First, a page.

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My vote is a definite no. But econosaur is right; Levitt would have had more math now. Anyway, he isn't one of the really big publishers. A lot of posts seem to cite faculty with a prominent public (as opposed to research) profile as key to a department. The people with the most pages in top 30 journals (according to the Kalaitzidakis et al. definition) in 1994-2003 were: [FONT=Arial]Phillips, Peter C B [/FONT][FONT=Arial]Yale U [/FONT][FONT=Arial]1536[/FONT] [FONT=Arial]Heckman, James J [/FONT][FONT=Arial]U Chicago [/FONT][FONT=Arial]1141[/FONT] [FONT=Arial]Acemoglu, Daron [/FONT][FONT=Arial]MIT [/FONT][FONT=Arial]1099[/FONT] [FONT=Arial]Smith, Bruce D [/FONT][FONT=Arial]Texas [/FONT][FONT=Arial]951[/FONT] [FONT=Arial]Tirole, Jean [/FONT][FONT=Arial]Toulouse [/FONT][FONT=Arial]929[/FONT] [FONT=Arial]Neumark, David [/FONT][FONT=Arial]Michigan State U [/FONT][FONT=Arial]862[/FONT] [FONT=Arial]Andrews, Donald W K [/FONT][FONT=Arial]Yale U [/FONT][FONT=Arial]850[/FONT] [FONT=Arial]Pesaran, M Hashem [/FONT][FONT=Arial]U Cambridge [/FONT][FONT=Arial]796[/FONT] [FONT=Arial]Gruber, Jonathan [/FONT][FONT=Arial]MIT [/FONT][FONT=Arial]741[/FONT] [FONT=Arial]Samuelson, Larry [/FONT][FONT=Arial]Wisconsin [/FONT][FONT=Arial]722[/FONT] [FONT=Arial]Laffont, Jean Jacques [/FONT][FONT=Arial]Toulouse [/FONT][FONT=Arial]693[/FONT] [FONT=Arial]Rustichini, Aldo [/FONT][FONT=Arial]Boston U [/FONT][FONT=Arial]652[/FONT] [FONT=Arial]Jackson, Matthew O [/FONT][FONT=Arial]Caltech [/FONT][FONT=Arial]632[/FONT] [FONT=Arial]Besley, Timothy J [/FONT][FONT=Arial]LSE [/FONT][FONT=Arial]630 [/FONT] [FONT=Arial]Blundell, Richard W [/FONT][FONT=Arial]IFS [/FONT][FONT=Arial]628[/FONT] [FONT=Arial]Rosenzweig, Mark R [/FONT][FONT=Arial]Harvard U [/FONT][FONT=Arial]621[/FONT] [FONT=Arial]Keane, Michael P [/FONT][FONT=Arial]Yale U [/FONT][FONT=Arial]610[/FONT] [FONT=Arial]Krueger, Alan B [/FONT][FONT=Arial]Princeton U [/FONT][FONT=Arial]607[/FONT] [FONT=Arial]Bovenberg, A Lans [/FONT][FONT=Arial]Tilburg U [/FONT][FONT=Arial]583[/FONT] [FONT=Arial]Svensson, Lars E O [/FONT][FONT=Arial]Princeton U [/FONT][FONT=Arial]580[/FONT] [FONT=Arial]Wolpin, Kenneth I [/FONT][FONT=Arial]U Pennsylvania [/FONT][FONT=Arial]579[/FONT] [FONT=Arial]Glaeser, Edward L [/FONT][FONT=Arial]Harvard U [/FONT][FONT=Arial]573[/FONT] [FONT=Arial]Angrist, Joshua D [/FONT][FONT=Arial]MIT [/FONT][FONT=Arial]551[/FONT] [FONT=Arial]Fudenberg, Drew [/FONT][FONT=Arial]Harvard U [/FONT][FONT=Arial]545[/FONT] [FONT=Arial]Lee, Lung Fei [/FONT][FONT=Arial]Ohio State U [/FONT][FONT=Arial]536[/FONT] [FONT=Arial]Canova, Fabio [/FONT][FONT=Arial]U Pompeu Fabra [/FONT][FONT=Arial]531[/FONT] [FONT=Arial]Linton, Oliver B [/FONT][FONT=Arial]LSE [/FONT][FONT=Arial]529[/FONT] [FONT=Arial]Turnovsky, Stephen J [/FONT][FONT=Arial]U Washington [/FONT][FONT=Arial]522[/FONT] [FONT=Arial]Ray, Debraj [/FONT][FONT=Arial]NYU [/FONT][FONT=Arial]513[/FONT] [FONT=Arial]Shleifer, Andrei [/FONT][FONT=Arial]Harvard U [/FONT][FONT=Arial]512[/FONT] [FONT=Arial]Epstein, Larry G [/FONT][FONT=Arial]U Rochester [/FONT][FONT=Arial]509[/FONT] [FONT=Arial]White, Halbert [/FONT][FONT=Arial]UCSD [/FONT][FONT=Arial]508[/FONT] [FONT=Arial]Levine, David K [/FONT][FONT=Arial]UCLA [/FONT][FONT=Arial]505[/FONT]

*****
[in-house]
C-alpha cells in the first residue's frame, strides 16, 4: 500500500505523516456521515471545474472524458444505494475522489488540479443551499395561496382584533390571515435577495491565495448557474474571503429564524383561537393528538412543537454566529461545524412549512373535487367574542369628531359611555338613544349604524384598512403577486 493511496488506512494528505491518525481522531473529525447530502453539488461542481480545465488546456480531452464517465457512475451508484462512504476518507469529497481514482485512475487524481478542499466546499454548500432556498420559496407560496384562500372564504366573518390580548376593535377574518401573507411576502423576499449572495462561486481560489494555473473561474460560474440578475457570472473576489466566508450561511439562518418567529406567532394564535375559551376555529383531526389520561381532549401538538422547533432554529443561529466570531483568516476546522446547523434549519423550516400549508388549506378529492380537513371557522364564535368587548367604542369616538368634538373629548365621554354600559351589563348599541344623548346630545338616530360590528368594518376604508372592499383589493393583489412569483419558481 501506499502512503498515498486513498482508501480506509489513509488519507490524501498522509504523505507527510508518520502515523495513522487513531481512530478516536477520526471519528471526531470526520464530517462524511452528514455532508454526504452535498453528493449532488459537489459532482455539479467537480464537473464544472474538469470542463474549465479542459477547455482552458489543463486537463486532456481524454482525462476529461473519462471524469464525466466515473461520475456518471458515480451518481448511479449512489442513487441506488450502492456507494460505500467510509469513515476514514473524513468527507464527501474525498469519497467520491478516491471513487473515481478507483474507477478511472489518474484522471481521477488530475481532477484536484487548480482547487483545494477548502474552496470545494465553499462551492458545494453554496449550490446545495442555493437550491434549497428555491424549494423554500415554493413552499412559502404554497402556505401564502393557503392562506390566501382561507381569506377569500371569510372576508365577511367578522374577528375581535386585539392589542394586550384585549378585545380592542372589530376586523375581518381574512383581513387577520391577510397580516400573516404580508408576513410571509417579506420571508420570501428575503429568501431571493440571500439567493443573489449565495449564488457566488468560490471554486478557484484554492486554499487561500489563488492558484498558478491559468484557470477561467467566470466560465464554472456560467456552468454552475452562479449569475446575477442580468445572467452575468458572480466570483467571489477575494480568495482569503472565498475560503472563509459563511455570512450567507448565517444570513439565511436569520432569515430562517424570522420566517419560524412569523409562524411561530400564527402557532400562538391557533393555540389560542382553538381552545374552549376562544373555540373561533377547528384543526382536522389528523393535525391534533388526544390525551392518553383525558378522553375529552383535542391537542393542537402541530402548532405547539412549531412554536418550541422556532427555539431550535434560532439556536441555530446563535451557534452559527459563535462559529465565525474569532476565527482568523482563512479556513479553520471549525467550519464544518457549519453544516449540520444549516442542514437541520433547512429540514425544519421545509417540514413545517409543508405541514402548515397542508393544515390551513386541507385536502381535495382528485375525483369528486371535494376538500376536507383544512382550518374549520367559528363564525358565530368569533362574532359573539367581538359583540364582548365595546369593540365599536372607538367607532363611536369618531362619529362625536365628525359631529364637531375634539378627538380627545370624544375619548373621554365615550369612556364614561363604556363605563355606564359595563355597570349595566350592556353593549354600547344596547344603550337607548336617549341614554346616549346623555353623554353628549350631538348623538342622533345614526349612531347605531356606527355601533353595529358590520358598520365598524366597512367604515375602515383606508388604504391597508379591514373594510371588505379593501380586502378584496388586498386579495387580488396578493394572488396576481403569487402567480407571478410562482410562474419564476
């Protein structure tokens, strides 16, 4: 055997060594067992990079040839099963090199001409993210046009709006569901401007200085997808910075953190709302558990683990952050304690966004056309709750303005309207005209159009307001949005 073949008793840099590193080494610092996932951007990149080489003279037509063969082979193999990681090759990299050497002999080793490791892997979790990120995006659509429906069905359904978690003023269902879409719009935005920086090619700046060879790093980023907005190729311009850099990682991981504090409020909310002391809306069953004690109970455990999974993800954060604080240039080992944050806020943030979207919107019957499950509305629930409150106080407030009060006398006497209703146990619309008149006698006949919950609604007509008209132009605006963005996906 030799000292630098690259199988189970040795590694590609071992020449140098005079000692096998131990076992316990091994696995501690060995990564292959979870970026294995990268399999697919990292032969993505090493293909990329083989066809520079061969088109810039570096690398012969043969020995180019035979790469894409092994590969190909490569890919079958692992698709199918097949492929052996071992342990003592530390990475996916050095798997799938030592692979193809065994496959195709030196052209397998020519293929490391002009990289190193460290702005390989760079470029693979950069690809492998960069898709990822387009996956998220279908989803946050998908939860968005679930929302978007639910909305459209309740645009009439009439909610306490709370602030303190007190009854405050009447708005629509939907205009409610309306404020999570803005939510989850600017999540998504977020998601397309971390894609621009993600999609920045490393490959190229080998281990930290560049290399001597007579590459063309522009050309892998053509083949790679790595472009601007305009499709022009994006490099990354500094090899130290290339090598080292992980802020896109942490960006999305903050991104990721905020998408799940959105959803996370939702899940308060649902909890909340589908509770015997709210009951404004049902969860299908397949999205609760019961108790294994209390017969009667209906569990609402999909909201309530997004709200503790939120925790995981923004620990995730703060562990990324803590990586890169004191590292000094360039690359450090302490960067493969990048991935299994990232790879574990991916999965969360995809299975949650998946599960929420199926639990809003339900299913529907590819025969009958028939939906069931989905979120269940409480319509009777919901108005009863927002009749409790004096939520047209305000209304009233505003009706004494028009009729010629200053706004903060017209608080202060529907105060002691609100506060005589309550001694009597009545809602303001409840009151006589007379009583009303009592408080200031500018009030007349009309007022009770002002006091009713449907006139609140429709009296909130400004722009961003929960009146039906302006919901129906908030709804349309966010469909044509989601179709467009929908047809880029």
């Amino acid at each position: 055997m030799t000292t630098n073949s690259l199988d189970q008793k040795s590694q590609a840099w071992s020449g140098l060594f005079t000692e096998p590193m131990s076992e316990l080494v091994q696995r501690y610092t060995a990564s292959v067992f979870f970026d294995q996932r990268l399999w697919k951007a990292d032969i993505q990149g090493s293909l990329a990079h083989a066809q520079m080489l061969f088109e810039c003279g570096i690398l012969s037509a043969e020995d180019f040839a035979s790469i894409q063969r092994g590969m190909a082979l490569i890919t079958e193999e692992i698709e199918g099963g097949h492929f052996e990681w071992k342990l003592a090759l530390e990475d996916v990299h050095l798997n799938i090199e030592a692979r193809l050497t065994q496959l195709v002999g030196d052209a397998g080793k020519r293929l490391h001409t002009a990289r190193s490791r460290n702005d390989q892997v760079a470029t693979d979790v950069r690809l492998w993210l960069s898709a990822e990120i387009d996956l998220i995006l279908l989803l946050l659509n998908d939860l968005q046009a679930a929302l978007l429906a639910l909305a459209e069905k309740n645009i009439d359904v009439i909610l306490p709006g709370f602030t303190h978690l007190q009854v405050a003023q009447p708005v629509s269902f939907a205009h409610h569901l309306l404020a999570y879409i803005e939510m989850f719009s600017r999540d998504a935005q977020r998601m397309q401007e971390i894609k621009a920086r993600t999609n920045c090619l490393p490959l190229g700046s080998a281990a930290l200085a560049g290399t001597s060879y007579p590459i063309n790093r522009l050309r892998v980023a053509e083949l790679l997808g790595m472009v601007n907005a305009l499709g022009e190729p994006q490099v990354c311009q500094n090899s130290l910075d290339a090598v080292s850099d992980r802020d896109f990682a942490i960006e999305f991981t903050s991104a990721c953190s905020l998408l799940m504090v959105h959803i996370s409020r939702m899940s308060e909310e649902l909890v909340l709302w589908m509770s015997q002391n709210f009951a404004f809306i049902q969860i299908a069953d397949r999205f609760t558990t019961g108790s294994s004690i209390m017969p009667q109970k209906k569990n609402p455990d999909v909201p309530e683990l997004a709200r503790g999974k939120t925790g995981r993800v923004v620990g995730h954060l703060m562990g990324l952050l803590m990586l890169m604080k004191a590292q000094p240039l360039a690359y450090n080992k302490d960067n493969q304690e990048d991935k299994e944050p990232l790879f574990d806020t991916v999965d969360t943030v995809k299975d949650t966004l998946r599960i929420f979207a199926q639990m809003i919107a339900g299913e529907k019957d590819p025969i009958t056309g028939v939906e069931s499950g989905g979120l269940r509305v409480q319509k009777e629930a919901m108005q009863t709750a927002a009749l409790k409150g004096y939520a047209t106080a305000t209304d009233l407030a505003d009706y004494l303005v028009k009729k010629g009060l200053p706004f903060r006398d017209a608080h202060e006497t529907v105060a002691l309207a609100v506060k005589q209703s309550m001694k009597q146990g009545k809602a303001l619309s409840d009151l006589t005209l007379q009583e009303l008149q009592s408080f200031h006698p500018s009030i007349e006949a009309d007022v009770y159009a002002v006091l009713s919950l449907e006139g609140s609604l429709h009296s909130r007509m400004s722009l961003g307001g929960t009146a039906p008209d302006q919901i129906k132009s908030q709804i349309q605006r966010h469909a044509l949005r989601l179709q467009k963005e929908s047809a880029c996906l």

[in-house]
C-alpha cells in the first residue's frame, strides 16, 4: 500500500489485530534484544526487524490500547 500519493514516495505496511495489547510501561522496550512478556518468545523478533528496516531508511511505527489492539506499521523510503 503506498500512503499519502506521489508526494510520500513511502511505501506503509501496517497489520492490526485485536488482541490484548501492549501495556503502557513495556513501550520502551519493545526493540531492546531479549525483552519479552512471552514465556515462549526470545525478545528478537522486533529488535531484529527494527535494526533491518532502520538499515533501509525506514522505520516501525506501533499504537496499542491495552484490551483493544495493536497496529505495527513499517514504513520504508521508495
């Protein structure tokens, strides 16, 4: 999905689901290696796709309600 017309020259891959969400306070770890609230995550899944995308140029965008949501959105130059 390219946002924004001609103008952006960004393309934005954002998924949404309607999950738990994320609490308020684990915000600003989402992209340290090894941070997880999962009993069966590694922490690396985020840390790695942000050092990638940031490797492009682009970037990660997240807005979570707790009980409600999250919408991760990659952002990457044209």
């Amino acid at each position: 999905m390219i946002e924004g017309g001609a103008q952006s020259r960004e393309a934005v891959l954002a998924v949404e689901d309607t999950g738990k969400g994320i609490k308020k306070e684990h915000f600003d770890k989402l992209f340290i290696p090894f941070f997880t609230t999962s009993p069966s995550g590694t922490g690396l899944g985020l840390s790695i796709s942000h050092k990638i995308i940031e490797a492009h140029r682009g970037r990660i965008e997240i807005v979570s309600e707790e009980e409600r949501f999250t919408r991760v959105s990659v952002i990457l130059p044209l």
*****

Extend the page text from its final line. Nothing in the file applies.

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Yes, Levitt would get in. I know for a fact that there is a first year student at MIT now with no undergrad mathematics at all. These things happen. Dont believe all these bullies who claim you need advanced topology and twenty other math classes to get into and through grad school :).